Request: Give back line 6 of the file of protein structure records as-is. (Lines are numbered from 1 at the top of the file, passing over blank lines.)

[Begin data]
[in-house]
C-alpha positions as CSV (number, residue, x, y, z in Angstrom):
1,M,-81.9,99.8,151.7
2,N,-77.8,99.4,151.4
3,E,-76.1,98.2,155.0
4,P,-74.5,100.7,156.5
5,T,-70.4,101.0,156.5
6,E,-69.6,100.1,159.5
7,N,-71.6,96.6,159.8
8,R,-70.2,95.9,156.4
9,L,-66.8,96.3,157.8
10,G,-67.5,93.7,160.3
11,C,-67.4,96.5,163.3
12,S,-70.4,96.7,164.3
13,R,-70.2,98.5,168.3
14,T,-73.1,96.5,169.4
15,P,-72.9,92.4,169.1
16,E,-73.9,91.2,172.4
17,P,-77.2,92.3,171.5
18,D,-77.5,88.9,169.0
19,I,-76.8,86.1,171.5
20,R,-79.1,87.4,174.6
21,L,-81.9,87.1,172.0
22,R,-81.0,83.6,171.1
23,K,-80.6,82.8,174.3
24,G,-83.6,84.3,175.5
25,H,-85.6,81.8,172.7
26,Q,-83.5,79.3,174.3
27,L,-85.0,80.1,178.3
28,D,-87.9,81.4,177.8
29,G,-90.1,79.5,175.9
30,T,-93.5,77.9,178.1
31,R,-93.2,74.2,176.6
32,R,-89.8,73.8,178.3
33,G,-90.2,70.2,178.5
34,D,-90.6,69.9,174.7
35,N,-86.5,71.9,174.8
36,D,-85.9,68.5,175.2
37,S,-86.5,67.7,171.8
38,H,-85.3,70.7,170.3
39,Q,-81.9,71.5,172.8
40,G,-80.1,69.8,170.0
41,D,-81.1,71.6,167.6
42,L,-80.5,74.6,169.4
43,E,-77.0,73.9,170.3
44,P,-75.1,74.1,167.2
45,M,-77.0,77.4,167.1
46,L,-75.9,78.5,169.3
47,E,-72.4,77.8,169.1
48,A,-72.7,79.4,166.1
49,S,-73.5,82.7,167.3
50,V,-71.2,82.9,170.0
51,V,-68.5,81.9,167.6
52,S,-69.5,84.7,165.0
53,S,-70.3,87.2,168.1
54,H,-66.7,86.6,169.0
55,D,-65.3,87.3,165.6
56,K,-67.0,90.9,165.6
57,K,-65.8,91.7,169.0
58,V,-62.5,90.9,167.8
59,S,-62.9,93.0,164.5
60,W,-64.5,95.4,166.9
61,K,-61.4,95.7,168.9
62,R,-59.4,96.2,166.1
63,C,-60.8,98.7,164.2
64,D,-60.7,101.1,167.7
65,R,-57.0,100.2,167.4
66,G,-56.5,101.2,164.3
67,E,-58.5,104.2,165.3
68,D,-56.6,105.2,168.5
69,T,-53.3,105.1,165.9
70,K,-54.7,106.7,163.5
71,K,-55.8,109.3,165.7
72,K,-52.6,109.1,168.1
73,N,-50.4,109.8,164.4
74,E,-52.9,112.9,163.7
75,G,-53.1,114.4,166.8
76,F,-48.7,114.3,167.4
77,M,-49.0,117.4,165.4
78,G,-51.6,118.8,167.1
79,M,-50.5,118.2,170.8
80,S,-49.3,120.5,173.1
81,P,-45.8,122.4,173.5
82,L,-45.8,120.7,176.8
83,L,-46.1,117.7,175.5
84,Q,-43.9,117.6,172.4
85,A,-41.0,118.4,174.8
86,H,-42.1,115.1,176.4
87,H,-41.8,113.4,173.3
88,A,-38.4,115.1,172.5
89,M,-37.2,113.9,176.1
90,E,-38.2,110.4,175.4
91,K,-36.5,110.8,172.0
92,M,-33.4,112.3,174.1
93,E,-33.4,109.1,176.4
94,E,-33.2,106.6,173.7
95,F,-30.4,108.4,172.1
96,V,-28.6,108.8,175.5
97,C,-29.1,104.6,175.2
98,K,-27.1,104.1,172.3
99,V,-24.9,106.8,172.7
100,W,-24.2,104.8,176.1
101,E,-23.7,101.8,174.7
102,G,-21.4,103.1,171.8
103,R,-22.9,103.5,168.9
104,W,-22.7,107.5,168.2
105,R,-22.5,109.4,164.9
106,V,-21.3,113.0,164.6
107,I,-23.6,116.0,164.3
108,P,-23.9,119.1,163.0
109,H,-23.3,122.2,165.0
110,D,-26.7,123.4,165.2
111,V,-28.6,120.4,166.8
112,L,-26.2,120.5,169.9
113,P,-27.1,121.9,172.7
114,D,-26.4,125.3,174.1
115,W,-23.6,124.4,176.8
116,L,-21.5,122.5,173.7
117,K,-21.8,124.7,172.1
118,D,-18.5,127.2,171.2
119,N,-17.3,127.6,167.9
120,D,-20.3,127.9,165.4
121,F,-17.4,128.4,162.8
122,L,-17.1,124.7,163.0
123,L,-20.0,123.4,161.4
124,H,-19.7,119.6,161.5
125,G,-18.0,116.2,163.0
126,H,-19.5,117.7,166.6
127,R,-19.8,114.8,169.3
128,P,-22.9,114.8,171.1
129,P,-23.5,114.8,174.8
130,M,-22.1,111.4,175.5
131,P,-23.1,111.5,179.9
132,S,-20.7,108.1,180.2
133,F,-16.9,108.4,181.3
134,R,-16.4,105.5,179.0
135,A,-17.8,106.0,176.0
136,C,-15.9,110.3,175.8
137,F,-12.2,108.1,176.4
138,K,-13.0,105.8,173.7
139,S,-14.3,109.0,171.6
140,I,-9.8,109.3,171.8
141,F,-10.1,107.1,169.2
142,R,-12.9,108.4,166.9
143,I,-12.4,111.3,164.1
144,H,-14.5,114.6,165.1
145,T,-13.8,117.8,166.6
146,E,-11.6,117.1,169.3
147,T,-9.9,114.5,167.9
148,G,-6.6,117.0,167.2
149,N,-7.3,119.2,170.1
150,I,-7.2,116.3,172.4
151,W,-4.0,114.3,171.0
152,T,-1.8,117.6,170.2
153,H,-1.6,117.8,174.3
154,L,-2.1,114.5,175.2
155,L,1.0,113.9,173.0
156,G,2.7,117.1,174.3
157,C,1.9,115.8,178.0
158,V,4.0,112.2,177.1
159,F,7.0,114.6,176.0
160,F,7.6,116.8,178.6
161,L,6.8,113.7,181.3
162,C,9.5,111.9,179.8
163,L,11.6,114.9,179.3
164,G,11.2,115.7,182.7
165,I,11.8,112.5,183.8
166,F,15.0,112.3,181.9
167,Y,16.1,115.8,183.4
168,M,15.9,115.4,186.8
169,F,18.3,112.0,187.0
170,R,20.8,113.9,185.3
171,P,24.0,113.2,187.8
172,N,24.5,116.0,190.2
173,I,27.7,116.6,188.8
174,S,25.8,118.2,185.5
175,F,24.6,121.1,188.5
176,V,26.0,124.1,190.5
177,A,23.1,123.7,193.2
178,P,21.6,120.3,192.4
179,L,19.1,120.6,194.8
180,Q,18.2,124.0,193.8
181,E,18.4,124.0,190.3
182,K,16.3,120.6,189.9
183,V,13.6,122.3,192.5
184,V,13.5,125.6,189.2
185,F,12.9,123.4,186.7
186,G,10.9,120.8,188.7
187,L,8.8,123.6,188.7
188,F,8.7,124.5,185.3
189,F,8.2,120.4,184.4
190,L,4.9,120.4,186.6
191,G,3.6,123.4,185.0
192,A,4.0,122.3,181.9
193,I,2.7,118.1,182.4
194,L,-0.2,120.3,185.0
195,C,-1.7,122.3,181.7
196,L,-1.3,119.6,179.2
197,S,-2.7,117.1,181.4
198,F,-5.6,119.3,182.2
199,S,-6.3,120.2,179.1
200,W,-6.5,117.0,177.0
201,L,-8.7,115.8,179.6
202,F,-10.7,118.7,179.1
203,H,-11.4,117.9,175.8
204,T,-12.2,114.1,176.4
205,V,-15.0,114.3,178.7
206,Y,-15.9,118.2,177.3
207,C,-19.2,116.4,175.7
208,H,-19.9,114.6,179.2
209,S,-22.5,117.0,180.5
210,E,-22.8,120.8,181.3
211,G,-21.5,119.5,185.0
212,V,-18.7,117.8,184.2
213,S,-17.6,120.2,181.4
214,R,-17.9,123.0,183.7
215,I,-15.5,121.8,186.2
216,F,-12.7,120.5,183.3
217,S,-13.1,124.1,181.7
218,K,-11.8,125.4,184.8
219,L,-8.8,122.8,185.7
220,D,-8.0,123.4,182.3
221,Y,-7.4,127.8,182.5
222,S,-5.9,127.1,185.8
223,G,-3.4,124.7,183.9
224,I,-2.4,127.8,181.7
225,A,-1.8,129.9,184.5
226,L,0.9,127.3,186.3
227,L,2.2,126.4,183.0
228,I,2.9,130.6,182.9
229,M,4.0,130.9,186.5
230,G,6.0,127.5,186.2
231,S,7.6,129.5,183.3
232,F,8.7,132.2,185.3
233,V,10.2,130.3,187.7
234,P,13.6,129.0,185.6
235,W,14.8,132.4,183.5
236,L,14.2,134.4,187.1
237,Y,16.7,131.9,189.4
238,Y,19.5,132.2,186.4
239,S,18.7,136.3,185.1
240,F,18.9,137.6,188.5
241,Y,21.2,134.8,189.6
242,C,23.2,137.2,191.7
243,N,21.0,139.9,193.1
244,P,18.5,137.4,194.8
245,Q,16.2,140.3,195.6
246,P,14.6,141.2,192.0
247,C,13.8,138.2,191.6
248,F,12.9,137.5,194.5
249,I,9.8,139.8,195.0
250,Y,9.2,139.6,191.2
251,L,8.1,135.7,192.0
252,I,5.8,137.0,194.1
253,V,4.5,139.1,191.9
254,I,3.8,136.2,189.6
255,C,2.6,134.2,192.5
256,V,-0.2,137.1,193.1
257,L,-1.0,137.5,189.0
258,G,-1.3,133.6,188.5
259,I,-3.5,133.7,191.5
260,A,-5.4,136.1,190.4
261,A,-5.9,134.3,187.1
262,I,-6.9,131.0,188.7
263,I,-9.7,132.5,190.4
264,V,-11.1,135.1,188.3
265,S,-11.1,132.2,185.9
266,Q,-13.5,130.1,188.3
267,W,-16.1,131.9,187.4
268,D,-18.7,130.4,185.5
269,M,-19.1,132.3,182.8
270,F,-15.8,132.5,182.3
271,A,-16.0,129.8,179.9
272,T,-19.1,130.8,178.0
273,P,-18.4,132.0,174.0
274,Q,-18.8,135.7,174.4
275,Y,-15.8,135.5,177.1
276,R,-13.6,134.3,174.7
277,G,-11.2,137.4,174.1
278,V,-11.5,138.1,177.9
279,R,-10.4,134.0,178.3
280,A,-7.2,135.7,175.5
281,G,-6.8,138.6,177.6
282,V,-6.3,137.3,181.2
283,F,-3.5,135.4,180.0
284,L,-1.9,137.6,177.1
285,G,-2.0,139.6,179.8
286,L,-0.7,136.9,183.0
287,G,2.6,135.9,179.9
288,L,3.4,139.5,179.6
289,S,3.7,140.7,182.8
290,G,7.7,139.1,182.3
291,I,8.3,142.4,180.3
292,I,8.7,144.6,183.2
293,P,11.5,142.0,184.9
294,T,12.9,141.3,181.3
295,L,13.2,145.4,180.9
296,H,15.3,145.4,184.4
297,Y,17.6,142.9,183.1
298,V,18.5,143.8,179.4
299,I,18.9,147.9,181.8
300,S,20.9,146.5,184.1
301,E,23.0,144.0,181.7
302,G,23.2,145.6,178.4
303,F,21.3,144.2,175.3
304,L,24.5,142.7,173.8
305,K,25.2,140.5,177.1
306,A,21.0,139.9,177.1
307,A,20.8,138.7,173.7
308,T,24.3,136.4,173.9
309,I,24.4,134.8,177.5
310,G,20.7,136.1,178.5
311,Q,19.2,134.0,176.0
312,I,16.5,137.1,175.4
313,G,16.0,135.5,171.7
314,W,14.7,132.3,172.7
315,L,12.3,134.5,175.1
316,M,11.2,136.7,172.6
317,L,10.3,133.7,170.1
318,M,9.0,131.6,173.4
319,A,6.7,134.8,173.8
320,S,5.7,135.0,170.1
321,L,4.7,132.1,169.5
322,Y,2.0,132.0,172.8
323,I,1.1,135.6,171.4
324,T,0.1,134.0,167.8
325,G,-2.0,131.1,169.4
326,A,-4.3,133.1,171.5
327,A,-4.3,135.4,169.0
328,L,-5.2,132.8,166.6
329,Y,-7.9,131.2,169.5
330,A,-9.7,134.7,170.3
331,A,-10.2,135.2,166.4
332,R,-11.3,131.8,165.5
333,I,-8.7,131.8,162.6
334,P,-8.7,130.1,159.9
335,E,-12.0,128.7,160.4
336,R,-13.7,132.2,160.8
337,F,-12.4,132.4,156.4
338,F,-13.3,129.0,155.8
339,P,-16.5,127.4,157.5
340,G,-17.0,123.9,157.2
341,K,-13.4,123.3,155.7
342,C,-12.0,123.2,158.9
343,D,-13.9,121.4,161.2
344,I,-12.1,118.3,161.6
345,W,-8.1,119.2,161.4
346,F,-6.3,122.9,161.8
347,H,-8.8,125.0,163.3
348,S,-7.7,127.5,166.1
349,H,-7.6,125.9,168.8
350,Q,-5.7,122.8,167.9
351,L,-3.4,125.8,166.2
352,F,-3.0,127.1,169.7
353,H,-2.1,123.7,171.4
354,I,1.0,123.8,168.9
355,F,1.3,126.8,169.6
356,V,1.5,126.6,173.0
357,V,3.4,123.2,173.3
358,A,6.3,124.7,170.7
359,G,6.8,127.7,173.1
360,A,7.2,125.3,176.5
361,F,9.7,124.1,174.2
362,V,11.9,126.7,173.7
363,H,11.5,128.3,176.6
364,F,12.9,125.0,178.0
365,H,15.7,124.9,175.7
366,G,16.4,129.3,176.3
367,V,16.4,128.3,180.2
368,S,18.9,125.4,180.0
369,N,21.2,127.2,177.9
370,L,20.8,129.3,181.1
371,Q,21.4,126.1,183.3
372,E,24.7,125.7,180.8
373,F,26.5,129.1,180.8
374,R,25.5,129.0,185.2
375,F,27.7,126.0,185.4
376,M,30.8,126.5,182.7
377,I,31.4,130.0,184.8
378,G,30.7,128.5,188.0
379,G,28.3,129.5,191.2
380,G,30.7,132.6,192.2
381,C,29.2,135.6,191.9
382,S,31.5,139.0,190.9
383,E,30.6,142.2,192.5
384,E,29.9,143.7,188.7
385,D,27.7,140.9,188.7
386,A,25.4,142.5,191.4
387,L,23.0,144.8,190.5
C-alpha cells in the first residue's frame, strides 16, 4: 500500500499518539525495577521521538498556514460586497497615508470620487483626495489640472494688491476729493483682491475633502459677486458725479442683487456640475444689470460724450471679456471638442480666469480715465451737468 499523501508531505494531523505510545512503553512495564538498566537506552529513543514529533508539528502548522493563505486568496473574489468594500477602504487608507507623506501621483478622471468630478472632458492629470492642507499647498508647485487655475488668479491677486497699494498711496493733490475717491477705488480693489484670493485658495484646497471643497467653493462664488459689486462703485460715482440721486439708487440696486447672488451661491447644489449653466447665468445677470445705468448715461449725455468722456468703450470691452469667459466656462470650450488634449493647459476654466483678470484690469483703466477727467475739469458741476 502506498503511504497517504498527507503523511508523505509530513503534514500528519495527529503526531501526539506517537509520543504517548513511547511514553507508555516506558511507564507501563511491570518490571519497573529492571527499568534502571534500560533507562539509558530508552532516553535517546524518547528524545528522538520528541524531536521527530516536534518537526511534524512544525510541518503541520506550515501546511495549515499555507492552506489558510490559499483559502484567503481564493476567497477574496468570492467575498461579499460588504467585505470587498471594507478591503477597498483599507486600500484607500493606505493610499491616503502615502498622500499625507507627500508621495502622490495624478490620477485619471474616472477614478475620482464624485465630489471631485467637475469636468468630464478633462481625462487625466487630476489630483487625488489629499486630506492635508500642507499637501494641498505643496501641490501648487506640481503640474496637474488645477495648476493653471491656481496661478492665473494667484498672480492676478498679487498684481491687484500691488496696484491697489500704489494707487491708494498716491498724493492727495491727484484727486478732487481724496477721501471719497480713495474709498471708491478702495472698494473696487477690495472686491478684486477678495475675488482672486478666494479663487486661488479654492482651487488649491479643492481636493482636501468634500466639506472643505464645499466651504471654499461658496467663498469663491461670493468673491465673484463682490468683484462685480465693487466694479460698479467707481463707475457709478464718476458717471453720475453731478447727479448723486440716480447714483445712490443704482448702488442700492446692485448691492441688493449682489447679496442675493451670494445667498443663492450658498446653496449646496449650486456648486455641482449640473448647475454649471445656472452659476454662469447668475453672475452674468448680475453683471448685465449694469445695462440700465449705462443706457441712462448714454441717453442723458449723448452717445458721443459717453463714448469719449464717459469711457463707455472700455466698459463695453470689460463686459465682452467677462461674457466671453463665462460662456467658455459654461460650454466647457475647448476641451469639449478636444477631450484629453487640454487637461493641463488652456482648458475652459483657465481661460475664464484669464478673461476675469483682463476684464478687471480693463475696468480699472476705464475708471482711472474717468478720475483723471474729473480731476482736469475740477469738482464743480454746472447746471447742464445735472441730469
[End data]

4,P,-74.5,100.7,156.5